Psyche is important because it is an unusual asteroid, such that scientists believe it has higher abundances of “metals” than other planetary bodies. And when we use the term “metal”, it generally means elements such as iron and nickel, but possibly other “precious metals” (such as, perhaps, gold?). From Earth-based data, it is not possible to know how much metal content it really has. So, this is why you need to get an up-close look at Psyche with our instrument to measure its composition. As far as harvesting such metals in the future from asteroids – I don’t know if that is feasible, but I suspect that it could be quite challenging.
You are also the science lead of the “Dragonfly Gamma-ray/Neutron Spectrometer (DraGNS)” instrument, which will be installed in the Dragonfly mission. What difficulties will the DraGNS tool face on Titan? I’ve read that the DraGNS tool will work differently than usual since Titan has a thick atmosphere.
The challenge for the DraGNS instrument is that it will be going to a completely different environment than we have ever visited with a gamma-ray/neutron spectrometer. Consequently, we’ll need to plan significantly to rightly anticipate all the factors needed for a successful instrument.
The thick Titan atmosphere is a big difference between DraGNS and prior experiments. The reason is that all our prior experiments carried out passive measurements where the gamma rays and neutrons were generated by high-energy protons (that is, galactic cosmic rays) that hit planetary surfaces with no atmospheres. Titan’s thick atmosphere prevents these protons from hitting the surface; so, we are planning to bring a particle accelerator (that is, a neutron generator) with us that will bathe Titan’s surface with neutrons, which will create the gamma rays that we use to make our measurements.
Another characteristic of Titan that we plan to use is its cold atmosphere (94 kelvin or -290-degrees Fahrenheit). The reason is that our gamma-ray sensor needs to be chilled to this temperature to operate properly. For prior missions we have to bring along a miniature refrigerator (something we call a cryocooler). But on Titan, we can just place our sensor on the outside of the lander and it will naturally chill to be the same temperature of Titan’s atmosphere, which we think is a pretty “cool” idea.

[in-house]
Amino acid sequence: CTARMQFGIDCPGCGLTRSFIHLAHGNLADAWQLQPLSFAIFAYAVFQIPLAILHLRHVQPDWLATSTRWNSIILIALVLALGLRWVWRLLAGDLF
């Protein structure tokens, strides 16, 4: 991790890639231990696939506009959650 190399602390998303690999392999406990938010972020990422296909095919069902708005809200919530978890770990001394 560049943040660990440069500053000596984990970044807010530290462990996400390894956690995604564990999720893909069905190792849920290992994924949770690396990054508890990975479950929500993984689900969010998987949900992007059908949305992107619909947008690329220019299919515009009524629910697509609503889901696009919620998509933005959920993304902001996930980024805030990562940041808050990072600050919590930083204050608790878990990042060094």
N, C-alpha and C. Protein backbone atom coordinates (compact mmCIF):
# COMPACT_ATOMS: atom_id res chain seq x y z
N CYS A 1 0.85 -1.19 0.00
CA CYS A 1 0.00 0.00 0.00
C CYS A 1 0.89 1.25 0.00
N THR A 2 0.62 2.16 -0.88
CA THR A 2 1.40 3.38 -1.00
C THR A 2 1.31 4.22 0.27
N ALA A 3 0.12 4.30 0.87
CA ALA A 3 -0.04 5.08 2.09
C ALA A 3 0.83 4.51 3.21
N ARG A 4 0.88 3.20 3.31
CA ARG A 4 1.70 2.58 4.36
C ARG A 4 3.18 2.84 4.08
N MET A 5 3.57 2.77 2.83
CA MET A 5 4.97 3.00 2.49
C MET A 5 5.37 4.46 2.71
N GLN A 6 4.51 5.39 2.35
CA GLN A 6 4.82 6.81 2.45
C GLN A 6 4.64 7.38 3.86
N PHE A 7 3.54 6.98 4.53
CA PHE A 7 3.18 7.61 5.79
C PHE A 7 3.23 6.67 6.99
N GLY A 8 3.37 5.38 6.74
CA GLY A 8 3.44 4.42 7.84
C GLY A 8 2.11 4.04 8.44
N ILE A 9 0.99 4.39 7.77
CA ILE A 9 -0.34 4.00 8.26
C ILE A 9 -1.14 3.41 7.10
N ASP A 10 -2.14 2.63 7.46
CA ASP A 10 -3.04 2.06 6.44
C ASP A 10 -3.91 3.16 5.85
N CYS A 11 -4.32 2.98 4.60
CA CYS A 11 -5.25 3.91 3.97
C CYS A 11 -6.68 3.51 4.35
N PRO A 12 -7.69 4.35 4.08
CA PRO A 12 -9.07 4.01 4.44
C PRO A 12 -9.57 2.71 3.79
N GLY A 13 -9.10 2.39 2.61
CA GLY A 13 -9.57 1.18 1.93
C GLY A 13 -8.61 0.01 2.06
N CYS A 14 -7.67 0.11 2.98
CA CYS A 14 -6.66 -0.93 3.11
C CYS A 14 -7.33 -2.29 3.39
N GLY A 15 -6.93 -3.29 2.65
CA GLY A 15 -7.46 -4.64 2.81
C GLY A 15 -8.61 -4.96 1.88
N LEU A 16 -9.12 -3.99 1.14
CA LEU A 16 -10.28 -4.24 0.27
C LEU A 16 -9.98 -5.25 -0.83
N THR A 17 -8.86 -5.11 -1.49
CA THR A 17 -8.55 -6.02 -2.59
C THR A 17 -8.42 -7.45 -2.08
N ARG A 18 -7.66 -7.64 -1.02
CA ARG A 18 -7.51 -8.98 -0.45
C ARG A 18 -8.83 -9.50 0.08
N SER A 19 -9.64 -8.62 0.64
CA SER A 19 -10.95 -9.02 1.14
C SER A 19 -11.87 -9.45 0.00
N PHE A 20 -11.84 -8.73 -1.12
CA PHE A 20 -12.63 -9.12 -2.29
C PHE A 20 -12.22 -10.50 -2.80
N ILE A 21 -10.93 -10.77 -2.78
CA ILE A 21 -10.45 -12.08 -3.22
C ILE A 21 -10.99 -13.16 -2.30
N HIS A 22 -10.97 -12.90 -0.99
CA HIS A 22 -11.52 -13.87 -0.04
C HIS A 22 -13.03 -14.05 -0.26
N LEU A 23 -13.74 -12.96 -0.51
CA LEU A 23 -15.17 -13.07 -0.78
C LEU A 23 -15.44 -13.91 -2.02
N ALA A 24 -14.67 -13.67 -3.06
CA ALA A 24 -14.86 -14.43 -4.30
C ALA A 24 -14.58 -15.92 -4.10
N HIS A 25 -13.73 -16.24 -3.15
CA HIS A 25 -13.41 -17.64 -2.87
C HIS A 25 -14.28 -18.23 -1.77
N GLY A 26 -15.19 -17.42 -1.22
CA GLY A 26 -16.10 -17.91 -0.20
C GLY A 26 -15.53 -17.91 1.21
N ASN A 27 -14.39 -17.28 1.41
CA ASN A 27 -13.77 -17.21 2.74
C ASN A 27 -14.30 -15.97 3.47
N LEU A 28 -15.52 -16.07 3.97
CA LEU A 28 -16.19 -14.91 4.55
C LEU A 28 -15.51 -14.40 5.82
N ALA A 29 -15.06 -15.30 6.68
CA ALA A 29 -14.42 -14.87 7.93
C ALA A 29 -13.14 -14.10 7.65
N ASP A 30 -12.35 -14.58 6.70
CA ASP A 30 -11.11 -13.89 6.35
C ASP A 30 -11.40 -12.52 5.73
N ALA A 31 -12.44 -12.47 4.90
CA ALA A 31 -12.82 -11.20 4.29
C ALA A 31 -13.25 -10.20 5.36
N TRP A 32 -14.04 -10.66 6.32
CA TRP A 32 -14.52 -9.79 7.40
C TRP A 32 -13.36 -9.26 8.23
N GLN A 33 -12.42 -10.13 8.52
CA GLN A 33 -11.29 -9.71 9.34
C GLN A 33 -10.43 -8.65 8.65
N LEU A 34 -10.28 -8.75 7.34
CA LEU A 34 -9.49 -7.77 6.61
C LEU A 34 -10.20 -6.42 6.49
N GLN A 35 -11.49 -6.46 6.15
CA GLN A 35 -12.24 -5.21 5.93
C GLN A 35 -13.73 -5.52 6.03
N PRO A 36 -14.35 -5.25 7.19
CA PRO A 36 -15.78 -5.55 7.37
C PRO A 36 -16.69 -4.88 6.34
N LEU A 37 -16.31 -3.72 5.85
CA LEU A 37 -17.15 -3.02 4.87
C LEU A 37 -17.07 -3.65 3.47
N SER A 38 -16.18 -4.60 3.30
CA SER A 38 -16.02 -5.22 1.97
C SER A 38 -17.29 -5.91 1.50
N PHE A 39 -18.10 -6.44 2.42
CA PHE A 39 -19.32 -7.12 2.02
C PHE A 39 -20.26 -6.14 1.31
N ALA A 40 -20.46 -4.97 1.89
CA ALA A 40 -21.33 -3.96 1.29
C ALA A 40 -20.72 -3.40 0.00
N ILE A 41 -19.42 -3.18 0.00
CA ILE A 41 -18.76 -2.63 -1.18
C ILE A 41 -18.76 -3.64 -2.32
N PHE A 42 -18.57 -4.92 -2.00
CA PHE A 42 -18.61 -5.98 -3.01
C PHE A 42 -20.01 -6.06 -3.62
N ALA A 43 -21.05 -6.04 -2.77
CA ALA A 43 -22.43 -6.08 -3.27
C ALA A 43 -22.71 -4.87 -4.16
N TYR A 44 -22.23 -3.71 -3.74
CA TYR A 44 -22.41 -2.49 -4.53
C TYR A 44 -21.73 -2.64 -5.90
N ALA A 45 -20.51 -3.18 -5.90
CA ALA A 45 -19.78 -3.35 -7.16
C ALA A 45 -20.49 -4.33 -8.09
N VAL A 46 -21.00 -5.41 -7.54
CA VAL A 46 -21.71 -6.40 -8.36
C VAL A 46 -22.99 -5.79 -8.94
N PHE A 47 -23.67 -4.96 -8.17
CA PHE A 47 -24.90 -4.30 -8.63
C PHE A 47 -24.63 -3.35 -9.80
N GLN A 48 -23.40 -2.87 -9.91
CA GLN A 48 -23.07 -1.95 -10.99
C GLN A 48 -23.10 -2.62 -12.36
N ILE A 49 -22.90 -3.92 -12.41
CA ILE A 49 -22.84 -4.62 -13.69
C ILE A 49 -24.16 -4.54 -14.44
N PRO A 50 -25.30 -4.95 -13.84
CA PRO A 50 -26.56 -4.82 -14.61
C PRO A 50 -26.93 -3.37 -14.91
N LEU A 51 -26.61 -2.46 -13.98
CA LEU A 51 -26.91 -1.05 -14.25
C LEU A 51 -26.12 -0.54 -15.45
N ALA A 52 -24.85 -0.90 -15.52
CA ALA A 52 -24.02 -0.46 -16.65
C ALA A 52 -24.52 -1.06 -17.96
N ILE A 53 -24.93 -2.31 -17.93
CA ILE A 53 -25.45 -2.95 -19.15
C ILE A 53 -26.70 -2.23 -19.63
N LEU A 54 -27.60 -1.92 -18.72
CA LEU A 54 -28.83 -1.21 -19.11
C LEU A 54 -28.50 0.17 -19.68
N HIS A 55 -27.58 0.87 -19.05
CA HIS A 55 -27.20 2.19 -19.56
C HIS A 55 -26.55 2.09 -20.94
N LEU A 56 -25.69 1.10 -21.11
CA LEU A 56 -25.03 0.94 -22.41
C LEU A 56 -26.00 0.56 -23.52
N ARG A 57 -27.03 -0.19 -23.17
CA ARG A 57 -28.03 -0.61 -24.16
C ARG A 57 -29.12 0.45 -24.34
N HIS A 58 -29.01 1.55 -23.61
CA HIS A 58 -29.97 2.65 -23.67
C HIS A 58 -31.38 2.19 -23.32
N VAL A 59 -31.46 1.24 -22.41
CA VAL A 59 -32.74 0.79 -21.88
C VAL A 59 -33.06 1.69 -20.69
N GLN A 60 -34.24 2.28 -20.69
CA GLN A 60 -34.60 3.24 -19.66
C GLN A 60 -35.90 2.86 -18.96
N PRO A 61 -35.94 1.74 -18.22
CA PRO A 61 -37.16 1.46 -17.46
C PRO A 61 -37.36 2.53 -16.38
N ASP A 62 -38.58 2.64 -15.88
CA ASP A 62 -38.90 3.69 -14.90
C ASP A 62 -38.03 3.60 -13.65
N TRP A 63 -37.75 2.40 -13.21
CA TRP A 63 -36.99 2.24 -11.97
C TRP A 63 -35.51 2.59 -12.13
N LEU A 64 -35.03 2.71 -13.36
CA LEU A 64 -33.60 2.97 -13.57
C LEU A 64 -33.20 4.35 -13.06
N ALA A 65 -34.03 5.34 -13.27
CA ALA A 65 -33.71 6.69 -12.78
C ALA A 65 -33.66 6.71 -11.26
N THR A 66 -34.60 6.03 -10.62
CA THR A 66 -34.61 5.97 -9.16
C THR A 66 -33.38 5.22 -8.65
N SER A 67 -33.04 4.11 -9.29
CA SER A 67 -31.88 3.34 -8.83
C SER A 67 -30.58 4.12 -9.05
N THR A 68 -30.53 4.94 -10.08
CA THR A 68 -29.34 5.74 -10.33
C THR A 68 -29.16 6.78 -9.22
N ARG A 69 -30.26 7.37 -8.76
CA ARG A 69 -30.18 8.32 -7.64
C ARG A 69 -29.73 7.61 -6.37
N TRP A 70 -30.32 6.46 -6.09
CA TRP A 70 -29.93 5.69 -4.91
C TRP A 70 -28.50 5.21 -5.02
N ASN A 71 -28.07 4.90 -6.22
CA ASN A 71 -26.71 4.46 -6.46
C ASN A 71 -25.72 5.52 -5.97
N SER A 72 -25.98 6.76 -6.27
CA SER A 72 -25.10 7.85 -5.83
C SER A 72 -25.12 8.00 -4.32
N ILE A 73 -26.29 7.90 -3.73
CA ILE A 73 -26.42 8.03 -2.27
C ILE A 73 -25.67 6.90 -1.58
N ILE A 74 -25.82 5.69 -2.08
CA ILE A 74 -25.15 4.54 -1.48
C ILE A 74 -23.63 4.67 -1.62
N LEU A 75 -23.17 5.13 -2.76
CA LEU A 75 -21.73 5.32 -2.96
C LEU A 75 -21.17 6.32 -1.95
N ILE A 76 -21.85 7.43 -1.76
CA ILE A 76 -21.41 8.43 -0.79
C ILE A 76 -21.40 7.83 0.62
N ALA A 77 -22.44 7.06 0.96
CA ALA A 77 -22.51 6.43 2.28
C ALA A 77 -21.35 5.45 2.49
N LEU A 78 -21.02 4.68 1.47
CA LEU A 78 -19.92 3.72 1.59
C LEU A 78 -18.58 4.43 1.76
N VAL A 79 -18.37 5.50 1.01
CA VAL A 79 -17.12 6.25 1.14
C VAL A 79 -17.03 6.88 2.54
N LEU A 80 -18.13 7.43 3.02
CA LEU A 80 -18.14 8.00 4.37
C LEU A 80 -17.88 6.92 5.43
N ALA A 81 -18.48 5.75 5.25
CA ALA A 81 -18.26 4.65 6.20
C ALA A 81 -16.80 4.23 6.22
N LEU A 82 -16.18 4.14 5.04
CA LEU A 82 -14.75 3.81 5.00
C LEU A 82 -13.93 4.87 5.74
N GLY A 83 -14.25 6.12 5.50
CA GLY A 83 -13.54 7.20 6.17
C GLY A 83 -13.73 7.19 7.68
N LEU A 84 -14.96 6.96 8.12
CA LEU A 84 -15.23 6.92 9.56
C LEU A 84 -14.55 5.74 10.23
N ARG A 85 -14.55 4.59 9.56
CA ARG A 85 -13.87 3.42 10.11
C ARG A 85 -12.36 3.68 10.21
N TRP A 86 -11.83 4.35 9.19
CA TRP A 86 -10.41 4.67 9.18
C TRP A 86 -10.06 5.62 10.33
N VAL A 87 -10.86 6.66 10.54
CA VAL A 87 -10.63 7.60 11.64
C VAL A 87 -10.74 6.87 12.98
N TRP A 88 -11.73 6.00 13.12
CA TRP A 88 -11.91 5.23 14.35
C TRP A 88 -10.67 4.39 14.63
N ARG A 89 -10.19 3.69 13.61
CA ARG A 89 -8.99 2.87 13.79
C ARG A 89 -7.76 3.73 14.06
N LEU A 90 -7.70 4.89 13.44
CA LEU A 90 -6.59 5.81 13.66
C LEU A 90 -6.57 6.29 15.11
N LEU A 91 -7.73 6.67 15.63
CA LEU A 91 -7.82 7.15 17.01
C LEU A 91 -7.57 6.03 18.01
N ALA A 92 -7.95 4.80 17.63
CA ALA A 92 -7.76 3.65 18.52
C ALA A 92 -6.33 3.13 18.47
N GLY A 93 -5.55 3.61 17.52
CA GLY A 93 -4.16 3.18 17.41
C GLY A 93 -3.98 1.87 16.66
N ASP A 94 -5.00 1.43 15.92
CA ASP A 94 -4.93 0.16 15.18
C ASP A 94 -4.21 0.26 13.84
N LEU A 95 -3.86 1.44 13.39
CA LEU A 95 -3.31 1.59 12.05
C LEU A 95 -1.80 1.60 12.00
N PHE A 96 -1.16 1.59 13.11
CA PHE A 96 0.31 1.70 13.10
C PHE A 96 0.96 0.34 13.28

READ ALSO –> Elizabeth (Zibi) Turtle, NASA Dragonfly principal investigator, talks about the mission to Titan
You have visited, through space missions, many worlds of our Solar System. What is the world that has surprised and excited you the most? And which one would you like to visit personally?
Nice question! Based on my history, my favorite place is the Moon, where I first started work in planetary science. There are multiple reasons why I say this. First, since the Moon is where I got my start in this field, it holds a special place in my heart. Second, the Moon has many fascinating places and aspects to study, and we keep finding out new things. And the Lunar Prospector data that was gathered 20-plus years ago is still bearing good fruit. Finally, the Moon is the only planetary body that we can stare at and “explore” with our bare eyes. And it is the same surface that human beings have been looking at for thousands of years, and consequently there is a certain awe to have such a connection with our ancestors from long ago.